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Temporal range: Miocene - Recent
Perameles gunni.jpg
An eastern barred bandicoot
Scientific classification e
Kingdom: Animalia
Phylum: Chordata
Class: Mammalia
Infraclass: Marsupialia
Order: Peramelemorphia
Family: Peramelidae
Gray, 1825
Type genus
Geoffroy, 1804
Subfamilies and genera




The marsupial family Peramelidae contains the extant bandicoots. They are found throughout Australia and New Guinea, with at least some species living in every available habitat, from rainforest to desert. Four fossil peramelids are described. One known extinct species of bandicoot, the pig-footed bandicoot, was so different from the other species, it was recently moved into its own family.


Peramelids are small marsupials, ranging in size from the mouse bandicoot, which is 15-17.5 cm long, to the giant bandicoot, which at 39–56 cm in length and up 4.7 kg in weight, is about the size of a rabbit. They have short limbs and tails, smallish, mouse-like ears, and a long, pointed snout.[1]

Peramelids are omnivorous, with soil-dwelling invertebrates forming the major part of their diet; they also eat seeds, fruit, and fungi. Their teeth are correspondingly unspecialised, with most species having the dental formula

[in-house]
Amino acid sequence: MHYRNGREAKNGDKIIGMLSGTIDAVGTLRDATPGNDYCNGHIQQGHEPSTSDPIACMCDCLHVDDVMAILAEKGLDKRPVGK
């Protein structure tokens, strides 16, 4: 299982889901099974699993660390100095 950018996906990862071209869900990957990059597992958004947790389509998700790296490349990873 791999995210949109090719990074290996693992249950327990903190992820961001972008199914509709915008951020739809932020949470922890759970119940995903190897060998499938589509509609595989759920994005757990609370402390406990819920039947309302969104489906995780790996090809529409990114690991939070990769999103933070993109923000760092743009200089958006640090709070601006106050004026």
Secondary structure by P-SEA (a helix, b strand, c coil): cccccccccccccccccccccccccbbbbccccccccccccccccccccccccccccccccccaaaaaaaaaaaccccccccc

Female peramelids have a pouch that opens to the rear and contains eight teats. The maximum litter size is, therefore, eight, since marsupial young are attached to the teat during development, although two to four young per litter is a more typical number. The gestation period of peramelids is the shortest among mammals, at just 12.5 days, the young are weaned around two months of age, and reach sexual maturity at just three months. This allows a given female to produce more than one litter per breeding season and gives peramelids an unusually high reproductive rate compared with other marsupials.[1]


The listing for extant species is based on The Third edition of Wilson & Reeder's Mammal Species of the World (2005), except where the Mammal Diversity Database and IUCN agree on a change.


  1. ^ a b Gordon, Greg (1984). Macdonald, D. (ed.). The Encyclopedia of Mammals. New York: Facts on File. pp. 846–849. ISBN 0-87196-871-1.
  2. ^ Travouillon, K.J.; et al. (2014). "Earliest modern bandicoot and bilby (Marsupialia, Peramelidae and Thylacomyidae) from the Miocene of the Riversleigh World Heritage Area, northwestern Queensland, Australia". Journal of Vertebrate Paleontology. 34 (2): 375–382. Bibcode:2014JVPal..34..375T. doi:10.1080/02724634.2013.799071. S2CID 85622058.
  3. ^ "The real Crash bandicoot!, Laura Soul". Archived from the original on 2016-02-13. Retrieved 2015-11-08.
  4. ^ Travouillon & Phillips (2018). "Total evidence analysis of the phylogenetic relationships of bandicoots and bilbies (Marsupialia: Peramelemorphia): Reassessment of two species and description of a new species" Zootaxa. February 2018.

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